Apple may have done it yet again.
The iBooks system launched today puts a powerful but easy-to-use authoring system into the hands of anyone who wants it, presaging the publication of dynamic ebooks by the millions—texts that will, of course, range in quality from the wretched to the superb—and, I should add, from the free to the expensive. Apple, being Apple, has tied this software in pretty tightly to its own iPad: books made by iBooks Author are made to be viewed on an iPad and may only be sold on Apple’s iTunes Store. (There is also an ability to export a book from Author into PDF or TXT format, though how much functionality survives the transition to PDF I haven’t yet discovered.)
Apple’s video ad for this system—”Apple in Education,” because the system is aimed ostensibly at writers of textbooks — gives you a decent sense of what’s possible, once you get past the somewhat saccharine and trite testimonials about teaching.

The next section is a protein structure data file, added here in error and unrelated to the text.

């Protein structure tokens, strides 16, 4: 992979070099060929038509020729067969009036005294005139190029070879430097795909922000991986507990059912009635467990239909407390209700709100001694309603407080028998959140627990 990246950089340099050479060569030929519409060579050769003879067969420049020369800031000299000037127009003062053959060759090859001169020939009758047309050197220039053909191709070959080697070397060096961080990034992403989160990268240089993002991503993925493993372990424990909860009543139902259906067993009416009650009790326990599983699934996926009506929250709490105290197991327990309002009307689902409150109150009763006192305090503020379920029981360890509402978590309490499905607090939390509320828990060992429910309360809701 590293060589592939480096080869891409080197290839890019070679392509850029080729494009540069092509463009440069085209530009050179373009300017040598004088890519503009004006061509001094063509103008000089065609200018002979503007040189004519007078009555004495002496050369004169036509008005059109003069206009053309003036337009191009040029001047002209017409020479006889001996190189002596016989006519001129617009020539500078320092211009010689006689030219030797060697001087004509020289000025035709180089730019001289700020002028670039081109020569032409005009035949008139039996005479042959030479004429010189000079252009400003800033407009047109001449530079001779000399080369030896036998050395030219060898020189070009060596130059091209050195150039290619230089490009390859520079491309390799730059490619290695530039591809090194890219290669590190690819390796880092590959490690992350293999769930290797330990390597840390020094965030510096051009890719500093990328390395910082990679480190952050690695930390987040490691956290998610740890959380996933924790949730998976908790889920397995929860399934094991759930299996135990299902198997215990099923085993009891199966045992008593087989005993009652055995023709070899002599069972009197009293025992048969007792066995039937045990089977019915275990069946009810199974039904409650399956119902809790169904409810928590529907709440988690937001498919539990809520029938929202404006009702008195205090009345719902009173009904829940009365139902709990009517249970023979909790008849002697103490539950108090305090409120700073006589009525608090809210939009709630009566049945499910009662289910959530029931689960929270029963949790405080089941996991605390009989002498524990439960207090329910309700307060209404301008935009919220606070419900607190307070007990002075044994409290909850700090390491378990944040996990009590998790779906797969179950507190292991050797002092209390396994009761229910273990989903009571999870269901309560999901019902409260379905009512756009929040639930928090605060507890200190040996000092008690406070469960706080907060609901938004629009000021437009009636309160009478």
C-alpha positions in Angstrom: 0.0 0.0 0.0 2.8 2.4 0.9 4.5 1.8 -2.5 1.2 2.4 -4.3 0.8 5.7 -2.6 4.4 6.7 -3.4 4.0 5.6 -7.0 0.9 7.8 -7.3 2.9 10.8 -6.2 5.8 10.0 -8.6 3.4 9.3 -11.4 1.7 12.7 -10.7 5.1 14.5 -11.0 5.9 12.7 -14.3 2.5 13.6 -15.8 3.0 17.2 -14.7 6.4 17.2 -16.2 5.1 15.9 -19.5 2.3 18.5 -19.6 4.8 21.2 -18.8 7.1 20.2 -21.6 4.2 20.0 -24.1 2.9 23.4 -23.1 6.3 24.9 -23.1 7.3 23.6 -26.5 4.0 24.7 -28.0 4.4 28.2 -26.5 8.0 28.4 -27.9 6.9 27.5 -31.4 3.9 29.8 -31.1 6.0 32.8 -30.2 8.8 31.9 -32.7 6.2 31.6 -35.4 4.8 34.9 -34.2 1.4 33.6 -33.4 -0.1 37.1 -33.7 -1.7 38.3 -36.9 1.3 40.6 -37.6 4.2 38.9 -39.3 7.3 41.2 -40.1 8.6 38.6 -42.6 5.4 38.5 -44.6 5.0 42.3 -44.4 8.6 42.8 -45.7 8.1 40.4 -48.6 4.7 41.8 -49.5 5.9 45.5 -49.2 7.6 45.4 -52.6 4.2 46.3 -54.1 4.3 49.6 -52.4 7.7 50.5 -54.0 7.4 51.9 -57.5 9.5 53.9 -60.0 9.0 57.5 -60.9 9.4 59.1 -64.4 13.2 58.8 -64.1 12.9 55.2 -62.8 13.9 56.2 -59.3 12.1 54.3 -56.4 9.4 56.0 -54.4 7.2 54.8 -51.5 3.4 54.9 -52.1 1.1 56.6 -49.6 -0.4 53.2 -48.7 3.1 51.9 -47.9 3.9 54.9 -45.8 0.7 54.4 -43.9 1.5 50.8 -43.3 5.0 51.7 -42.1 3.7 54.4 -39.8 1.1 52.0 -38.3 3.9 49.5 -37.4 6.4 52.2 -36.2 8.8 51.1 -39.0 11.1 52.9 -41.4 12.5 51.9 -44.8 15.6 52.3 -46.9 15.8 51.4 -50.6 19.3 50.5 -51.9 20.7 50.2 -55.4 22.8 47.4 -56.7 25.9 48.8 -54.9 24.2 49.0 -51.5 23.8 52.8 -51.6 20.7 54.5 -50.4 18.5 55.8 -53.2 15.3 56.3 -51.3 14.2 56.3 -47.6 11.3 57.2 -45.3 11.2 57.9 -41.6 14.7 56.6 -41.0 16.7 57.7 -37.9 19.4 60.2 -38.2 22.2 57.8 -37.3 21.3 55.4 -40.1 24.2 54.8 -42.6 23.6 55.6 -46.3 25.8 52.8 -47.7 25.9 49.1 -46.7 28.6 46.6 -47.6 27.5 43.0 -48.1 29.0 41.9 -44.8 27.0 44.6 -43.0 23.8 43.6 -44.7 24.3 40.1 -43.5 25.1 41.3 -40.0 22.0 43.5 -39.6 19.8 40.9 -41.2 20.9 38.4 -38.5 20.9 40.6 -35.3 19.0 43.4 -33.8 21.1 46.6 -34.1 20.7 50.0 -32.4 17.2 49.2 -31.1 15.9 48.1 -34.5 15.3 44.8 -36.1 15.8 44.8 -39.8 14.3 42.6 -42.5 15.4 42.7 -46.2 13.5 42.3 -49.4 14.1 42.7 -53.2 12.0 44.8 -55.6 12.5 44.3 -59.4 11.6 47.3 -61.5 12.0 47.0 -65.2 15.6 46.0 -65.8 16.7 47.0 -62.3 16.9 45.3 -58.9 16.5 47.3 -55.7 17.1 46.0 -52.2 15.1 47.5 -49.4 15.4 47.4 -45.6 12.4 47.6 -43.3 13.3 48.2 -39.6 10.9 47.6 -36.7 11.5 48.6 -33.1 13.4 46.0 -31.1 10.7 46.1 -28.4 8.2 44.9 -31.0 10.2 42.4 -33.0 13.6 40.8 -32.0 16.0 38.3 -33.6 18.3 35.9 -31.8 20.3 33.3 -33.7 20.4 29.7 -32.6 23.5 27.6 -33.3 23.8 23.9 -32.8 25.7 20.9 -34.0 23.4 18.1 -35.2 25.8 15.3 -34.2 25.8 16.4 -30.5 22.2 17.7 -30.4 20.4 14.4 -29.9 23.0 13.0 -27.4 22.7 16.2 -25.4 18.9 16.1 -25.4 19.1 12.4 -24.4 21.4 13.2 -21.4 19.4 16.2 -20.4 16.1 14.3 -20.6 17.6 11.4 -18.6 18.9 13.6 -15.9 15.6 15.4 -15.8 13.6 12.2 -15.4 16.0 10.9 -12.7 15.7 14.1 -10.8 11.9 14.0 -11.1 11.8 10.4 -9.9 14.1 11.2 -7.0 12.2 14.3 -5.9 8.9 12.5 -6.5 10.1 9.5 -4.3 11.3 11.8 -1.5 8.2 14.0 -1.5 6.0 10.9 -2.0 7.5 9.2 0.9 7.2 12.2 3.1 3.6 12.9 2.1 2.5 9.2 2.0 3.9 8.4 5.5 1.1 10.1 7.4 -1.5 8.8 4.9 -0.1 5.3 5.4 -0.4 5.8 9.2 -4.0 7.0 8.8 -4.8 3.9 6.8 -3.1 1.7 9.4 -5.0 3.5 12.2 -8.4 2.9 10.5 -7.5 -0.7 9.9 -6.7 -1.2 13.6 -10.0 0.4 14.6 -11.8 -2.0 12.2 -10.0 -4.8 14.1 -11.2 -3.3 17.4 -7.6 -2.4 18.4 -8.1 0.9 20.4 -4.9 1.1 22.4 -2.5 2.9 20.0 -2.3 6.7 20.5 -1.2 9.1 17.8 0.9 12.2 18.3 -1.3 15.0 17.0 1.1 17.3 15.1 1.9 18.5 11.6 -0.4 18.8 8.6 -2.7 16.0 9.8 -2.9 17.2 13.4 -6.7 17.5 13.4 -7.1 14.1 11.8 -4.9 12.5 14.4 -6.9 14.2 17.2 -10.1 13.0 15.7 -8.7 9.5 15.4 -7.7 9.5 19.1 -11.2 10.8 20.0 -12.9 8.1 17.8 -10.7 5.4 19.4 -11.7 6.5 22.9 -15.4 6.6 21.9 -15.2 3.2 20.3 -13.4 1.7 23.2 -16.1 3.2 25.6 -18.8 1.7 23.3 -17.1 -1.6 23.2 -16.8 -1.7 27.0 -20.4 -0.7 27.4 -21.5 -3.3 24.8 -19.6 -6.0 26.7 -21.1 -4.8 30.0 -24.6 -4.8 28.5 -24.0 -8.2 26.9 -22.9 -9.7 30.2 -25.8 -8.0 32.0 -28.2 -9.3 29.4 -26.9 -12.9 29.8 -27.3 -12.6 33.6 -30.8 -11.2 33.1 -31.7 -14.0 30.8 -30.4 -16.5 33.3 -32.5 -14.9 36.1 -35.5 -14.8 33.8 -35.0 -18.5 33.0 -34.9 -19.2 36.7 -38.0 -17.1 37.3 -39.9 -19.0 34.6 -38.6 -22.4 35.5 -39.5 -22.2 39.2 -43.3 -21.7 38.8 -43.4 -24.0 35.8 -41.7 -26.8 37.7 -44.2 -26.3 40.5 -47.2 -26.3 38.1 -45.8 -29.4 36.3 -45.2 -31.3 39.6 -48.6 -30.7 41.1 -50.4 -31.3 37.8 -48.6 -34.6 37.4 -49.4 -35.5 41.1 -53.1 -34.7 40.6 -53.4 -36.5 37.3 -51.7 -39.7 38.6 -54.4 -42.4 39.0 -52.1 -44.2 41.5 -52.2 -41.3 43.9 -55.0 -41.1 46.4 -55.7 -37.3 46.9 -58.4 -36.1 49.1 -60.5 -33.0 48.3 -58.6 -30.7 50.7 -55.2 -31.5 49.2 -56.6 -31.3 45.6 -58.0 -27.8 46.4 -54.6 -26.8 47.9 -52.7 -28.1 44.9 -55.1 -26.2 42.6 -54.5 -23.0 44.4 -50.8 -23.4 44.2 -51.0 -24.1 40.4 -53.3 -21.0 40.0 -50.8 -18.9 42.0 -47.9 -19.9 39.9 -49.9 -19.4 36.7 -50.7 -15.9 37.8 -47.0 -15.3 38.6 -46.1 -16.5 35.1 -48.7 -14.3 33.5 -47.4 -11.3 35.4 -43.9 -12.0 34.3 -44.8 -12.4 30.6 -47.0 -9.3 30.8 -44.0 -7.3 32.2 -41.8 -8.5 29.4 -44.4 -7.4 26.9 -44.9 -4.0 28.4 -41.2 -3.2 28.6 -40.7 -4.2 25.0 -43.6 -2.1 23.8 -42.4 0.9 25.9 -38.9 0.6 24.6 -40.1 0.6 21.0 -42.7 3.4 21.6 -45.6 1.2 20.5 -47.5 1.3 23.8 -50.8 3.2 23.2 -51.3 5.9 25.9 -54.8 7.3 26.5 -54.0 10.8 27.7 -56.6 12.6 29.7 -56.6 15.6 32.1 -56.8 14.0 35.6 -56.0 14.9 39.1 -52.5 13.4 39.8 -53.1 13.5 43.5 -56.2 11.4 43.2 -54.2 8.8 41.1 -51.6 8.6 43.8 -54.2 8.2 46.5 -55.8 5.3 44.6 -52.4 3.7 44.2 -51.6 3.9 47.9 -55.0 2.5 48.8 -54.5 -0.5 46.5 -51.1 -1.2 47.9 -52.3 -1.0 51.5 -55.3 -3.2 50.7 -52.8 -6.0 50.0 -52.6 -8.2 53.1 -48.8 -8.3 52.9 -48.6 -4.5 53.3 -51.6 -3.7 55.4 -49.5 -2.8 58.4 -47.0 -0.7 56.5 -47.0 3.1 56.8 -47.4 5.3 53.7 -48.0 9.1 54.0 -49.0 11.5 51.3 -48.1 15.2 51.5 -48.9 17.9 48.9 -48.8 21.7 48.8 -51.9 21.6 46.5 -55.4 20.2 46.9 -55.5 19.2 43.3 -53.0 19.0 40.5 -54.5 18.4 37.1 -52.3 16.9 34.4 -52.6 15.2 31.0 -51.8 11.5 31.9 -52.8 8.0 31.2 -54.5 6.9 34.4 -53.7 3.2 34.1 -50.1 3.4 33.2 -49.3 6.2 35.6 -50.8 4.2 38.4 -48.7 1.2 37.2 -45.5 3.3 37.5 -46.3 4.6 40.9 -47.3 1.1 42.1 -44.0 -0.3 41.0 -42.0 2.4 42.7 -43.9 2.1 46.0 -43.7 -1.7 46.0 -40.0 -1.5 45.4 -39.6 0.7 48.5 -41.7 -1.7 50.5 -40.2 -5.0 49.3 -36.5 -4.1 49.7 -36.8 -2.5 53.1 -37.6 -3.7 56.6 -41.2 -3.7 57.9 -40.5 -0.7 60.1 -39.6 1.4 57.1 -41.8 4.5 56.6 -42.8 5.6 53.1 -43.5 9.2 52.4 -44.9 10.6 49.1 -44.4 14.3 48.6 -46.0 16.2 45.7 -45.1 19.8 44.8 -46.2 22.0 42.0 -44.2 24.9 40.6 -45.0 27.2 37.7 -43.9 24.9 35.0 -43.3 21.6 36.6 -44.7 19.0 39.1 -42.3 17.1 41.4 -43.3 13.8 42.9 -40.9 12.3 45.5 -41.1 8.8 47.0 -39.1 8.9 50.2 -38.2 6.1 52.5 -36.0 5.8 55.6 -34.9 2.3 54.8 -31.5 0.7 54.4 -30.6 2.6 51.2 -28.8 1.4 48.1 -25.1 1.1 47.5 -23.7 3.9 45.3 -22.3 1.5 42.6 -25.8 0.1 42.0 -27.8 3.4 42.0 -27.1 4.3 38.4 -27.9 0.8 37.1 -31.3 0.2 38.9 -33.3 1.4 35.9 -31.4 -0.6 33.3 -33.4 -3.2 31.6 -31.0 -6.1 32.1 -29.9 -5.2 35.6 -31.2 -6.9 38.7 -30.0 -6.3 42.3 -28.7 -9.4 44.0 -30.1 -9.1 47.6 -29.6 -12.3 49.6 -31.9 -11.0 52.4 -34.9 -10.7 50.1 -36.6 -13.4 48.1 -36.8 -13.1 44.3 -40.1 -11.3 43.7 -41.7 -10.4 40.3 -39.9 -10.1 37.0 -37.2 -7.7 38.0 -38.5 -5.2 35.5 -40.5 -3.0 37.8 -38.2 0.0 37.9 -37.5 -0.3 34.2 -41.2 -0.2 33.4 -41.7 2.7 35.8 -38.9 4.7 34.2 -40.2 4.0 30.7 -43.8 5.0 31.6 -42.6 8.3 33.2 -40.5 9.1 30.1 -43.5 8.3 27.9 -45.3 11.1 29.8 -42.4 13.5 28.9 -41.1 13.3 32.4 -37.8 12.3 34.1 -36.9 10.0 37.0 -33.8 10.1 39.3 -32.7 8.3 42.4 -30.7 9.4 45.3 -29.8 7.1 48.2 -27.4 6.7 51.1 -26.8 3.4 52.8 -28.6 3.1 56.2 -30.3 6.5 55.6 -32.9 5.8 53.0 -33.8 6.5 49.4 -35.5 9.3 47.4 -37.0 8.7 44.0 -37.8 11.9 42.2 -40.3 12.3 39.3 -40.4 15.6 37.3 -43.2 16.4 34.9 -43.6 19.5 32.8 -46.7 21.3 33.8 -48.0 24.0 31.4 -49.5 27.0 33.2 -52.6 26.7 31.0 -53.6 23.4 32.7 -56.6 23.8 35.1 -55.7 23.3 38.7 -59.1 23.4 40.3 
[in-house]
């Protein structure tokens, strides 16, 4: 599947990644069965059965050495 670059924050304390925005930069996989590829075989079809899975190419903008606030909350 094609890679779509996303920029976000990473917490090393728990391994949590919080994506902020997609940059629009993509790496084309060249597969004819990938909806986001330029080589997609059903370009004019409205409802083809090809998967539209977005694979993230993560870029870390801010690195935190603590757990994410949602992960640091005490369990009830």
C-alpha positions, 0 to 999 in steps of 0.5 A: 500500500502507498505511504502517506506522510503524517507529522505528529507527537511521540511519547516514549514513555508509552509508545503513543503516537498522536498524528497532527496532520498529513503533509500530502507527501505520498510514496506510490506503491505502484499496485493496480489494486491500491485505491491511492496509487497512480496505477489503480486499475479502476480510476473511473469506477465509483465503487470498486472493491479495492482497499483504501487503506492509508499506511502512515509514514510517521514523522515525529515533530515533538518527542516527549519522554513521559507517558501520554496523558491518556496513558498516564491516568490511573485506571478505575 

At first glance, which is all I’ve given it, iBook Author seems to offer a great deal of promise. It looks about as easy to use as Keynote or PowerPoint, though I imagine some of the more dynamic elements will take a bit of getting used to; and the business of designing for touch instead of mouse clicks will require practice.
I see a big future here for the use of iBook Author in law firms as a creator of teaching / reference tools, and, indeed, to make promotional and explanatory material for clients. Of course, everyone will need to have an iPad. Which is the plan.